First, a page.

CLICK Image to Buy "WHEN LIONS ROAR: The Churchills and the Kennedys"

CLICK Image to Buy "WHEN LIONS ROAR: The Churchills and the Kennedys"
WHEN LIONS ROAR is 'Brilliant' says Washington Post, Buy Now on Amazon

Chris Matthews Likes WHEN LIONS ROAR: The Churchills and the Kennedys"

Chris Matthews Likes WHEN LIONS ROAR: The Churchills and the Kennedys"
"What I like most in Maier's giant work is the spine of this saga, the all-important record of influence the great soldier-statesman-historian's life exerted on the future American president." -- Chris Matthews, host of MSNBC's Hardball, review in Chartwell Bulletin, The Churchill Centre

Saturday, May 30, 2015

Masters of Sex Season 3: "We are the Sexual Revolution"


Only six weeks from Season 3 of Masters of Sex! Have you read the book, especially the chapters dealing with the mid-1960s? That's where the new season starts off.
I think this will be the best season yet, as Masters and Johnson become famous, the 1960s Sexual Revolution gets into high gear, and the relationship between Virginia and Bill becomes even more complicated with the introduction of a new character played by Josh Charles.




Sunday, May 24, 2015

Memorial Day Remembrance: The Costs of War: An Excerpt from WHEN LIONS ROAR




Since 1893, the Solomon Islands, an archipelago of nearly a thousand small swampy islands, had been a protectorate of the United Kingdom, though, by the time Jack Kennedy arrived, the British had mostly stopped protecting it. Only the British resident commissioner and a few others remained, hidden in the tropical jungle brush by local natives. They provided a coast-watching service, a crude local form of British intelligence that alerted American commanders to enemy ships nearby.
It would be up to U.S. forces to begin pushing back the Japanese assault in the Pacific, just as Britain had fought mostly alone against Germany and Italy in the early years of the war. Winston Churchill had convinced Roosevelt to prevail first in Europe—including the sweep through the Middle East known as Operation Torch—before America’s full attention returned to the Pacific. “Although we had little knowledge of American Pacific plans, we realised that an intense crisis had arisen in the Solomons,” Churchill recalled. “It was obvious that no [British] carriers could reach the scene for many weeks. I earnestly desired to help in this heroic struggle, but with the main naval responsibility for landing the Anglo-American Army in North-West Africa upon us we could make no immediate proposal.” Not until December 1942 did Churchill—now calling himself the “former naval person” in private notes to FDR—dare risk sending a handful of British ships to the Pacific. By the summer of 1943 they had joined an embattled fleet of American battleships, carriers, and small wooden craft known as PT (for “patrol torpedo”) boats, one of which would be commanded by twenty-six-year-old John F. Kennedy.
Back in the United States, Kennedy’s family worried greatly about his safety, especially with news of intense combat against the Japanese, seemingly determined to fight island by island. Rose enlisted nuns to pray for her son’s cause. Jack, with his own sense of grace under pressure, tried to make light of the very real prospect he’d soon be killed. “Kathleen reports that even a fortune-teller says that I’m coming back in one piece,” he wrote home. “I hope that it won’t be taken as a sign of lack of confidence in you all or the Church if I continue to duck.”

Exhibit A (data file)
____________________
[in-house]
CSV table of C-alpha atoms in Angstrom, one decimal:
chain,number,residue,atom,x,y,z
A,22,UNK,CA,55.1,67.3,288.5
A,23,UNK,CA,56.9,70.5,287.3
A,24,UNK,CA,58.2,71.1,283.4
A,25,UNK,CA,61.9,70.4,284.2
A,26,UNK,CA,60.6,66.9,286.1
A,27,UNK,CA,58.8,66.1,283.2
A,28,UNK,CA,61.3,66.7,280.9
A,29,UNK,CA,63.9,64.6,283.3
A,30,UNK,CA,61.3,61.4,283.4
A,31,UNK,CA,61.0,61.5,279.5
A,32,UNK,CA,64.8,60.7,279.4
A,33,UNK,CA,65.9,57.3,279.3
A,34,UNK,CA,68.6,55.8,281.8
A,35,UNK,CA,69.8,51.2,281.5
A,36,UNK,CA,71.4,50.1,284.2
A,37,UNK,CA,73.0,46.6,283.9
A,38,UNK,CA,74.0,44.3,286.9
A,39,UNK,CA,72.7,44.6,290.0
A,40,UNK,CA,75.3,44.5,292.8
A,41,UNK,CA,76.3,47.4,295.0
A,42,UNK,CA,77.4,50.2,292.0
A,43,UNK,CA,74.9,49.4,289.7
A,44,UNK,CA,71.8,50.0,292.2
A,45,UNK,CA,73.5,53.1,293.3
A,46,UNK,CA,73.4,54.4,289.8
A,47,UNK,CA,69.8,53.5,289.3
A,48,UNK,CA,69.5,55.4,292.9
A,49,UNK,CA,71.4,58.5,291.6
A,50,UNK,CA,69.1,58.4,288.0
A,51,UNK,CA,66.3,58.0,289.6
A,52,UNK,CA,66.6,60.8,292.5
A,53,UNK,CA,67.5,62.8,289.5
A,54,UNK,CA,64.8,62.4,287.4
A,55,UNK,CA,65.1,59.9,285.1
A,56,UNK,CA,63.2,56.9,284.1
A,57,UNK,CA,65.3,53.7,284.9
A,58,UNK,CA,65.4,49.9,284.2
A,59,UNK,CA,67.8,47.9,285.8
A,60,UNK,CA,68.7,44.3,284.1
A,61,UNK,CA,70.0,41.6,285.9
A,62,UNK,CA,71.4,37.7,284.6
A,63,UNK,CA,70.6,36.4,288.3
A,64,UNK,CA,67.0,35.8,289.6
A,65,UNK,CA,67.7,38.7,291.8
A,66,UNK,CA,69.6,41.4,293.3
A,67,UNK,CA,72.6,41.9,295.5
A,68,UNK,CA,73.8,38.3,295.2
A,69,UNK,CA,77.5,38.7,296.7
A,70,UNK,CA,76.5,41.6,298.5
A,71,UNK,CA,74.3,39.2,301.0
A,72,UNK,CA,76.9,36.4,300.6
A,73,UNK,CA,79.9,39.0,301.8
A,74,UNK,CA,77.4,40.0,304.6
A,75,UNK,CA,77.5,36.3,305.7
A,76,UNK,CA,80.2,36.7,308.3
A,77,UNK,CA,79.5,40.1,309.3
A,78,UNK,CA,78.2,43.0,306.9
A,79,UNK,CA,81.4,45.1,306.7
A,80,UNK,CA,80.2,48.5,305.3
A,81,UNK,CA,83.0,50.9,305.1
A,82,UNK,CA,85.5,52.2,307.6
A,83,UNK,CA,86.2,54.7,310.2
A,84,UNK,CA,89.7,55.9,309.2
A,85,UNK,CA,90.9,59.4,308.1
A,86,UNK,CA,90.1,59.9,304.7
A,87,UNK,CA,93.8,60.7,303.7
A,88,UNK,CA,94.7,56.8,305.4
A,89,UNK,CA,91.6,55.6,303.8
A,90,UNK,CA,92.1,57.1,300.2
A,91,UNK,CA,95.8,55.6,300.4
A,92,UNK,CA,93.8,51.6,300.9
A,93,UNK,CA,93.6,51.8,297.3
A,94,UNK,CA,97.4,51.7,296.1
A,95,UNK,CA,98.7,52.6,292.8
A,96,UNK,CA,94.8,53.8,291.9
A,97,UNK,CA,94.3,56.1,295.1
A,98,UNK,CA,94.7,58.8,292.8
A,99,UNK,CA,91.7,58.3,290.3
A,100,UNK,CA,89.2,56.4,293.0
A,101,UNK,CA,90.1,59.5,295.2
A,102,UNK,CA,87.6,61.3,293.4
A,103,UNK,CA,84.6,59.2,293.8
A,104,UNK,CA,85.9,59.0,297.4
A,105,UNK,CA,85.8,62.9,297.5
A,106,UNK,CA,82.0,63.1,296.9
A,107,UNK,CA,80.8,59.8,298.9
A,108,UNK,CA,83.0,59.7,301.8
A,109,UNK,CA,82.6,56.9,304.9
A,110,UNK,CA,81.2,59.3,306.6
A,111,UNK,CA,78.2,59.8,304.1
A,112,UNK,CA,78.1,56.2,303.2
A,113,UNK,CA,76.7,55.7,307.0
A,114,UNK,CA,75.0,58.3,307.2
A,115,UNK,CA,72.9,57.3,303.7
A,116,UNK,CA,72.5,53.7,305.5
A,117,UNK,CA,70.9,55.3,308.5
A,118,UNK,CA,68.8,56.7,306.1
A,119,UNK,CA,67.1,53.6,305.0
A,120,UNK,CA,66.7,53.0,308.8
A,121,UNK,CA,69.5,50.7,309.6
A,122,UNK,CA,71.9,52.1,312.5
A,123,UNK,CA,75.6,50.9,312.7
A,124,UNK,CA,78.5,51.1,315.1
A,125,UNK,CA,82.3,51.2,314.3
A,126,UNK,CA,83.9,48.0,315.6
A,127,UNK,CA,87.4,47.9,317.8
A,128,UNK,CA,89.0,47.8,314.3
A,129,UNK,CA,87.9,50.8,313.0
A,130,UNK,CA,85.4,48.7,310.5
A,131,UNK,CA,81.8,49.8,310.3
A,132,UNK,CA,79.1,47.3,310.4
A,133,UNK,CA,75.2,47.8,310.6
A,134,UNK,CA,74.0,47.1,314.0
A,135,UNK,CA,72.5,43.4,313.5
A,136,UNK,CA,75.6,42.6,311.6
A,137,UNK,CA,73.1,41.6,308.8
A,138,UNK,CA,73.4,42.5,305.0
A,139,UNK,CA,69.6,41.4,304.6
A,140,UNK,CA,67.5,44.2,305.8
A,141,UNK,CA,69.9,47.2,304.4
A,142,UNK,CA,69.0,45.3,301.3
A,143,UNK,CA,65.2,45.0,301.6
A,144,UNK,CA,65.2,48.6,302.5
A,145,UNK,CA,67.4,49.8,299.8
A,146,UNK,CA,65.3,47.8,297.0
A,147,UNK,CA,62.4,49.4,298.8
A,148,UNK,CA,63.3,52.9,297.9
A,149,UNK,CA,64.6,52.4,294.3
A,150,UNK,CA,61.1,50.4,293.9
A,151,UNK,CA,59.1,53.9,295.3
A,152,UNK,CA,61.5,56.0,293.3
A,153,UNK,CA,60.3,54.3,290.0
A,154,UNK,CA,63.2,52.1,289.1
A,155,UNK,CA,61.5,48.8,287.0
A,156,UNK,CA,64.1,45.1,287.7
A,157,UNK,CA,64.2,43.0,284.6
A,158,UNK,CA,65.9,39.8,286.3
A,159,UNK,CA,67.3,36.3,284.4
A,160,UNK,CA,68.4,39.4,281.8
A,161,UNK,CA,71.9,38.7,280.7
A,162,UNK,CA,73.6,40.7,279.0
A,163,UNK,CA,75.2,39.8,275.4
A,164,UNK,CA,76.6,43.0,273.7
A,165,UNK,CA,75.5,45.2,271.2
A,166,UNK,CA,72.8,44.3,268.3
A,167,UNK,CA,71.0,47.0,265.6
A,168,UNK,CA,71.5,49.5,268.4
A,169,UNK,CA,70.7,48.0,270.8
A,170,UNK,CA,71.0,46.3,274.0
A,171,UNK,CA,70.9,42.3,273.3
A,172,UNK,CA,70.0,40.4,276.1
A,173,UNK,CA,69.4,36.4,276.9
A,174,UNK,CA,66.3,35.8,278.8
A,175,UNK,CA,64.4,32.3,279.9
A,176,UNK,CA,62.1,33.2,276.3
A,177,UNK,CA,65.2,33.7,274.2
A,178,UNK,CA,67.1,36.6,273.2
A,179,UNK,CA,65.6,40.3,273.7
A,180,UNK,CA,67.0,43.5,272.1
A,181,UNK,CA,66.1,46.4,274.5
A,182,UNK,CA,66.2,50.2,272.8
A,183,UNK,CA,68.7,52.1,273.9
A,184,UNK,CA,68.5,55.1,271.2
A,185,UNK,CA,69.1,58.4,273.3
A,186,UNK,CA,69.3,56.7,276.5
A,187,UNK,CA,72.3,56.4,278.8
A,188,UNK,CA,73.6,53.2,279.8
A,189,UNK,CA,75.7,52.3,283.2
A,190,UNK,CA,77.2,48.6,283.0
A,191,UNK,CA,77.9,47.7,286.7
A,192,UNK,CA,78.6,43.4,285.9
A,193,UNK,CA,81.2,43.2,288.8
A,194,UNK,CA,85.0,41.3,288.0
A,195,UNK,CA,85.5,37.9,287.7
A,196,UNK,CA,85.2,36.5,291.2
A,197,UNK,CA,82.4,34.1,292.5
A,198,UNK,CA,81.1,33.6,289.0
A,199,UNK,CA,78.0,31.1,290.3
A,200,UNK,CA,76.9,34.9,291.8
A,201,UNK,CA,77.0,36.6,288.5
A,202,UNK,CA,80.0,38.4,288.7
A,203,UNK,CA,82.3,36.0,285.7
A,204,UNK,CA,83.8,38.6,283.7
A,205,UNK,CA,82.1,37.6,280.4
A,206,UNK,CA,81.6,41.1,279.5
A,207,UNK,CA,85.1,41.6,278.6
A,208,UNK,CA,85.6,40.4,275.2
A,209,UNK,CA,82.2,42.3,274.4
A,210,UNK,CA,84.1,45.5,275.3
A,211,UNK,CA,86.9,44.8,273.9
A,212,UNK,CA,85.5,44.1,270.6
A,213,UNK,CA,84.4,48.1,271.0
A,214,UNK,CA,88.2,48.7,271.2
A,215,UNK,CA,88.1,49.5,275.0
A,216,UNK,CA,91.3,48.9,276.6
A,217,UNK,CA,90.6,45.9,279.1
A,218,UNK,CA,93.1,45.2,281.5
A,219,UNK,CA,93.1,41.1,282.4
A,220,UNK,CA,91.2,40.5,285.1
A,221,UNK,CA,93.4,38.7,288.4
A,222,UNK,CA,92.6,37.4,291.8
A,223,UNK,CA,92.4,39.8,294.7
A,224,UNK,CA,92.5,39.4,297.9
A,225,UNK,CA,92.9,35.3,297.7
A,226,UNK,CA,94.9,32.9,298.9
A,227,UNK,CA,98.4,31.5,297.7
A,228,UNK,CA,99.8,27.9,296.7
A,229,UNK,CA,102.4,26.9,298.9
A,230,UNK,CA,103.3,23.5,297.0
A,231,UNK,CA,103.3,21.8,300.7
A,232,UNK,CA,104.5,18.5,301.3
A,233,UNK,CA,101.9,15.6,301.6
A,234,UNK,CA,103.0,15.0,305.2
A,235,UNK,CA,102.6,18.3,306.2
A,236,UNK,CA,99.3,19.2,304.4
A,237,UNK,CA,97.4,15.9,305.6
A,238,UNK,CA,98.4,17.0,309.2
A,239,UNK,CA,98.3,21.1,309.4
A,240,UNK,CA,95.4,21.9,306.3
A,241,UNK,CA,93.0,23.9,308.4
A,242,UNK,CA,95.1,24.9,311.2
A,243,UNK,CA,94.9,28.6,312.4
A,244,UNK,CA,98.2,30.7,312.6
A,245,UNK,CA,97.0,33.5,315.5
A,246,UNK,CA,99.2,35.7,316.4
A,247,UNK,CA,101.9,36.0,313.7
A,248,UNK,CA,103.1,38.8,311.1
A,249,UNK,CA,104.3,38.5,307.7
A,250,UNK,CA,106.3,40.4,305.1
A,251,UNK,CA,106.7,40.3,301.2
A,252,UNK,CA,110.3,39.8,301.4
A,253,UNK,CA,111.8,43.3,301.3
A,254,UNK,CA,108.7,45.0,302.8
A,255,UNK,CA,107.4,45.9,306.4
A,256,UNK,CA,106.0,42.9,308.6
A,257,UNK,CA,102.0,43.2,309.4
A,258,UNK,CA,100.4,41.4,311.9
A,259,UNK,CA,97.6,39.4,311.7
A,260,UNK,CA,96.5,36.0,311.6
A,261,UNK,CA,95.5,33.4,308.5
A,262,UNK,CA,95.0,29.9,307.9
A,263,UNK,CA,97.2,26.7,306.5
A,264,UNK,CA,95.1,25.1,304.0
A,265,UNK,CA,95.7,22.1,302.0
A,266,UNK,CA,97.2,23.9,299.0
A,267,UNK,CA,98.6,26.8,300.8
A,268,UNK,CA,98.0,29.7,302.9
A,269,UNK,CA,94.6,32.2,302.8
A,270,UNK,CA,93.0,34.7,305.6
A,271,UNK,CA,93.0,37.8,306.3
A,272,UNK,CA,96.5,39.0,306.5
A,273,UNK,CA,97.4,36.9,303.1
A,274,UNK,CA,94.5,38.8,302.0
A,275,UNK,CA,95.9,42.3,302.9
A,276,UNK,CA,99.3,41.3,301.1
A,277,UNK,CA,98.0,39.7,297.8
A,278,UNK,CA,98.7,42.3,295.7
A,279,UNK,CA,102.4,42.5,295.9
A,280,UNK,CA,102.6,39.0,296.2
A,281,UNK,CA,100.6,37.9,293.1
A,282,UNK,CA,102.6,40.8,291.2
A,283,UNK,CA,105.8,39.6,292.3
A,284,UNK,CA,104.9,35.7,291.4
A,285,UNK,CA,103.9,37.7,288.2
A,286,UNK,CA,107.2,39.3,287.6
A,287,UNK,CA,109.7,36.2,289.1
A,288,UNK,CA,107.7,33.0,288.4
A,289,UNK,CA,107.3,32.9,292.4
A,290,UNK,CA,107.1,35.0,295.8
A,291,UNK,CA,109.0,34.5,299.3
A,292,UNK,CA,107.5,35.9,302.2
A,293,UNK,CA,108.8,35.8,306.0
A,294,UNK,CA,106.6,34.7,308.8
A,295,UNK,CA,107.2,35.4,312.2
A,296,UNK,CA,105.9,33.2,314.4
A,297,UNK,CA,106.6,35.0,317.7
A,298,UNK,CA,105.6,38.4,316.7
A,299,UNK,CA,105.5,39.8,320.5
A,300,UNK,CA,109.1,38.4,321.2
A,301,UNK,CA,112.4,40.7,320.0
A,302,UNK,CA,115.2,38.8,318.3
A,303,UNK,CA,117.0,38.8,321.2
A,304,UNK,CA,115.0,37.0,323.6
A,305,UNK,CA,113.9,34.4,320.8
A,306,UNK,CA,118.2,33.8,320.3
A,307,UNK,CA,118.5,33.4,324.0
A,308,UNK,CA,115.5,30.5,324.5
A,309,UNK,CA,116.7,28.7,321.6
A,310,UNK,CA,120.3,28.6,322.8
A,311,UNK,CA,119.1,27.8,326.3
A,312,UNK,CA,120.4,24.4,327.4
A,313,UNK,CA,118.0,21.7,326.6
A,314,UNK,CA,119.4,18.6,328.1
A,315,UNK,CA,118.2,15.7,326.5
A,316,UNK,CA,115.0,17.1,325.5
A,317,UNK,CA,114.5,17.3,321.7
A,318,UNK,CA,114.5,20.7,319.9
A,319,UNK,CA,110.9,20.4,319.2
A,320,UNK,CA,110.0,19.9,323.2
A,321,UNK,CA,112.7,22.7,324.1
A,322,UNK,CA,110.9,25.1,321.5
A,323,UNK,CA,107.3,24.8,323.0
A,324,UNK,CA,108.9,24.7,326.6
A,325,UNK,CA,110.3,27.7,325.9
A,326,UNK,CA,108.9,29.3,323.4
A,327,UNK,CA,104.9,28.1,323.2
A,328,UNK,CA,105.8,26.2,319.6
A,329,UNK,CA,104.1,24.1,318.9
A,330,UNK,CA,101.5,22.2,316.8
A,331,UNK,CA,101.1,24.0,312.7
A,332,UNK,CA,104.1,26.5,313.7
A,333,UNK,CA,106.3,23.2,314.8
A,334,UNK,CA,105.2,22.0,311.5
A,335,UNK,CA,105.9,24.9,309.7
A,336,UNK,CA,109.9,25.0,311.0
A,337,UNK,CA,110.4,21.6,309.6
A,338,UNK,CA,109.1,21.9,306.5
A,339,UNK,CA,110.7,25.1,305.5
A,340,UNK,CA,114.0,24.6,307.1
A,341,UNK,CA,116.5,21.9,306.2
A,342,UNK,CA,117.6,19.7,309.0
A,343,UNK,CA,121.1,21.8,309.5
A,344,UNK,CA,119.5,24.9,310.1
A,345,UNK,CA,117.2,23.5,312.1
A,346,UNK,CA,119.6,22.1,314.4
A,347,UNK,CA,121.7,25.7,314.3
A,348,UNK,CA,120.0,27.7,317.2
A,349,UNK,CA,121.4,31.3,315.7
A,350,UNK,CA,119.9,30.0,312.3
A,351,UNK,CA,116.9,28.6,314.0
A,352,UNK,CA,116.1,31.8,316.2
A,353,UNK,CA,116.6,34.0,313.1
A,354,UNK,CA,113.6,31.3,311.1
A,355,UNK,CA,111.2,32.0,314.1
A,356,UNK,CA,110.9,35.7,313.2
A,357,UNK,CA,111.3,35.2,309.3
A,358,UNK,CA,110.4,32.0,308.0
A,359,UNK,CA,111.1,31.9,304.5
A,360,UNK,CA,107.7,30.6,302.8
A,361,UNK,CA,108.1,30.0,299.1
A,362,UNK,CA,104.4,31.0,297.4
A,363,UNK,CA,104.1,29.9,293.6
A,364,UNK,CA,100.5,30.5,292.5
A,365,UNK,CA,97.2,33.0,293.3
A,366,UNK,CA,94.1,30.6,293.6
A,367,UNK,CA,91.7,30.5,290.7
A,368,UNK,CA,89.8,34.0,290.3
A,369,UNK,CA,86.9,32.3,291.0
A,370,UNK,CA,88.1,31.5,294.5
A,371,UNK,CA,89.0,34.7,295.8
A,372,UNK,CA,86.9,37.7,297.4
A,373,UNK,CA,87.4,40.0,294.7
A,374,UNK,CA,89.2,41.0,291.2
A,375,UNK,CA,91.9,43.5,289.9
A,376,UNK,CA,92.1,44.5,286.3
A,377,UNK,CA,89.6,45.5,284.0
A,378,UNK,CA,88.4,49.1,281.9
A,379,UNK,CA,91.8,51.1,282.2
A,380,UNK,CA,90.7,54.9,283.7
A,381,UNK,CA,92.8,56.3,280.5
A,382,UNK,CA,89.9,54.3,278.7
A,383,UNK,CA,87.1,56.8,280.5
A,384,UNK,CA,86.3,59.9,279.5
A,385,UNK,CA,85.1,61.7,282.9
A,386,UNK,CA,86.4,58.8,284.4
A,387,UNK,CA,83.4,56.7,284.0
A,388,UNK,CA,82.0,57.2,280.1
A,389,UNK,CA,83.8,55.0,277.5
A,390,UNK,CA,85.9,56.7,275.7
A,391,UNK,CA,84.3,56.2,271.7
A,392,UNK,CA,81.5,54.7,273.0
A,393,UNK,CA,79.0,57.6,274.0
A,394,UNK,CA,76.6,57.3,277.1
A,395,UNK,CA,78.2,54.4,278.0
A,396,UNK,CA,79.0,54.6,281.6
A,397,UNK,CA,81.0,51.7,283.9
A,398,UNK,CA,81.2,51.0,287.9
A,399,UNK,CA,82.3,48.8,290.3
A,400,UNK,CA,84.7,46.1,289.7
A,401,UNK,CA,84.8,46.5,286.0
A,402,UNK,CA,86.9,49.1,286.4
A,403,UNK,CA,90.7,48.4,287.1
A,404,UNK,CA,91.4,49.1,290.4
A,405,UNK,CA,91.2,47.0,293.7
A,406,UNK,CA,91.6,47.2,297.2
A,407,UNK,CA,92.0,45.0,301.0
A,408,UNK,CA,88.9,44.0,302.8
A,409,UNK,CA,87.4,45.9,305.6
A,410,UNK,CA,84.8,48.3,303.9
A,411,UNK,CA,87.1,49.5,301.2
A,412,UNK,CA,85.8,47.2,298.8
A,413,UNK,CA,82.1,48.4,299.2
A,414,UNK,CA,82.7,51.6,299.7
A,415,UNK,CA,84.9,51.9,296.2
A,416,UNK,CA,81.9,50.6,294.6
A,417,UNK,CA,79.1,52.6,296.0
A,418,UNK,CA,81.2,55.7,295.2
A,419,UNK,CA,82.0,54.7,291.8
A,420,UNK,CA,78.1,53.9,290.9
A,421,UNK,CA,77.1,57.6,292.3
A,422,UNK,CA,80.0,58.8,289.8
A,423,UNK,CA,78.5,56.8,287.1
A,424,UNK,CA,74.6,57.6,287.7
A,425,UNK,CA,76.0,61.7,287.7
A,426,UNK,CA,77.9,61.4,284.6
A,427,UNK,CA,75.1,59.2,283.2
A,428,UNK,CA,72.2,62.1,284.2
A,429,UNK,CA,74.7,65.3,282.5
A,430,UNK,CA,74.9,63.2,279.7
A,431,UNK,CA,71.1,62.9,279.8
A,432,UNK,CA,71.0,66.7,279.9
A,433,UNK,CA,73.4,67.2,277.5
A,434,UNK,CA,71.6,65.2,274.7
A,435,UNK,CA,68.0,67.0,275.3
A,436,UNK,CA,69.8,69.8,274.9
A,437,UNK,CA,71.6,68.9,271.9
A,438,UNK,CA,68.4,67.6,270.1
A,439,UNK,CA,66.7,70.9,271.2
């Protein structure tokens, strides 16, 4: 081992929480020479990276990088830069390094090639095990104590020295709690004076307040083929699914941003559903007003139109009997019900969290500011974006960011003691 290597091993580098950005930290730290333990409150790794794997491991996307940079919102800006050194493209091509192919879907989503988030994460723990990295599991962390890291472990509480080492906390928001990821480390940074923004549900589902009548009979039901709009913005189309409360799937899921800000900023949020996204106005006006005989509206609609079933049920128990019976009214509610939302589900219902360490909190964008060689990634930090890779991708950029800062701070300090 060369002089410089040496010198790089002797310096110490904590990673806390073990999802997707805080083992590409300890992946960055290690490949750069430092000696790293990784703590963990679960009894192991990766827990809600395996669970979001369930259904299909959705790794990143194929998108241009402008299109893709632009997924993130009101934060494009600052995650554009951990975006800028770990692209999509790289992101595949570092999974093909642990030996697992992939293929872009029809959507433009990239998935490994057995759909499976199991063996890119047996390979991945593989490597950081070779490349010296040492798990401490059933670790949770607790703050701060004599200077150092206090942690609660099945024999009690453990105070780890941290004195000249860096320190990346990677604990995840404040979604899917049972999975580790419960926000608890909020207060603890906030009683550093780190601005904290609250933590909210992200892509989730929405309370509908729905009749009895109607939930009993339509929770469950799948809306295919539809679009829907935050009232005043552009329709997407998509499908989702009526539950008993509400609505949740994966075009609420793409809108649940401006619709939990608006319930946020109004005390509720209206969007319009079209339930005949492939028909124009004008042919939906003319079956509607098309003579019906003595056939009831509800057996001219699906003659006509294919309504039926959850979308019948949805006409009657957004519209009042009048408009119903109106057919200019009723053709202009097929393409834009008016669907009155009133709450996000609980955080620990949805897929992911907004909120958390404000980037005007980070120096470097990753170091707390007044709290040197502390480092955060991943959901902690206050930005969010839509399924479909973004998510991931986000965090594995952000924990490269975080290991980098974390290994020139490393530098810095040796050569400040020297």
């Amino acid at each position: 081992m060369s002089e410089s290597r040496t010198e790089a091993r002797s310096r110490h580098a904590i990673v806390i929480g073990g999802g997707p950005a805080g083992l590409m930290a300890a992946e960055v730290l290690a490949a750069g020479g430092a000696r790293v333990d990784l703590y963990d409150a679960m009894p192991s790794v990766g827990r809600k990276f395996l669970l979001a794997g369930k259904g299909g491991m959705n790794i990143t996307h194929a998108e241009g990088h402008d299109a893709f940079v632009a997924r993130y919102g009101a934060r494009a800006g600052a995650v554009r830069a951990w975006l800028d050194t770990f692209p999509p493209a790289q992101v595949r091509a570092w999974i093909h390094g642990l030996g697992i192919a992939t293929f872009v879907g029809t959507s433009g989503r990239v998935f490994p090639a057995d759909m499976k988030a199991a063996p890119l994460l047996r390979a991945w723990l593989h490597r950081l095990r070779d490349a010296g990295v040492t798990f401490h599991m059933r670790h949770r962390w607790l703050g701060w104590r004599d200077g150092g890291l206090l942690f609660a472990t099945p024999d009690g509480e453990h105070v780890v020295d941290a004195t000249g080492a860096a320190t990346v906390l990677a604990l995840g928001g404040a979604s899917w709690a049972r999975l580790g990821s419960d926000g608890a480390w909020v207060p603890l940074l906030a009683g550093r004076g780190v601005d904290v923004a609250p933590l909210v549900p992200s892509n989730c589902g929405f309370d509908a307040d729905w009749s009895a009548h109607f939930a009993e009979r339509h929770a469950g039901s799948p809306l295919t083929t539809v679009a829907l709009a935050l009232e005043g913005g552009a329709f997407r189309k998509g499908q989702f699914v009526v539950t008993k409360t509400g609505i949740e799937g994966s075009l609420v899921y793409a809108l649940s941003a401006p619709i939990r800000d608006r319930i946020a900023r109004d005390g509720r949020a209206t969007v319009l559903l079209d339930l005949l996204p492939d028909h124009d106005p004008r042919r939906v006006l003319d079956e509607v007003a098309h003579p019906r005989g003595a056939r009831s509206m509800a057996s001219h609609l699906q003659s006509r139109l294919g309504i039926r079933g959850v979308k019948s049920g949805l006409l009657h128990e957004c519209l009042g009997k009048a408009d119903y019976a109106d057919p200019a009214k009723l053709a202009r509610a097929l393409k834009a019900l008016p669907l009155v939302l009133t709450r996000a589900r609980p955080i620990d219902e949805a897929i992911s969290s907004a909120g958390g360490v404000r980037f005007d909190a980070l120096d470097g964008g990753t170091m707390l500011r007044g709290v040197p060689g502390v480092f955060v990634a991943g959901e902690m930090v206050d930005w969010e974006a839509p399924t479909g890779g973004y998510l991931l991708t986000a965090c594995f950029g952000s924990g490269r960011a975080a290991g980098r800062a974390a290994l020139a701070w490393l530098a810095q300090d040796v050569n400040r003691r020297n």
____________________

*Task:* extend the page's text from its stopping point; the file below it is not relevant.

On August 2, Kennedy’s PT-109, with a crew of thirteen aboard, cruised quietly into the thick blackness of night. Without warning, a Japanese destroyer cut through their boat, slicing it in half with everyone hurled into the water. Two crewmates died within moments. “This is how it feels to be killed,” Jack thought to himself, as he later recalled. While some later blamed the crash on his inexperience or neglect, Kennedy’s actions immediately afterward were unquestionably heroic. Despite hurting his back, the ensign swam around the flaming debris. He helped pull his surviving crew members up onto the boat’s wreckage, still floating in the water. Knowing his band of survivors couldn’t stay, and risk capture by the Japanese, he convinced his crew to swim toward a small island three miles away. He gave the most injured sailor, who didn’t know how to swim, a large life preserver and towed him to safety. When the Japanese neared, the group moved again to another island.
Back at the PT base on Rendova Island, most believed Kennedy and his crew had been killed. The commander held a memorial service and didn’t send any boats looking for their bodies. “Jack Kennedy, Ambassador’s son, was on the same boat and lost his life,” one officer at the base wrote home. Eventually after three days of fear and brutal conditions, Kennedy and his crew discovered some local natives willing to carry a coconut back to the PT base. Jack carved a message on its greenish shell: “Nauro Isl . . . commander . . . native knows pos’it . . . He can pilot . . . 11 alive . . . need small boat . . . Kennedy.”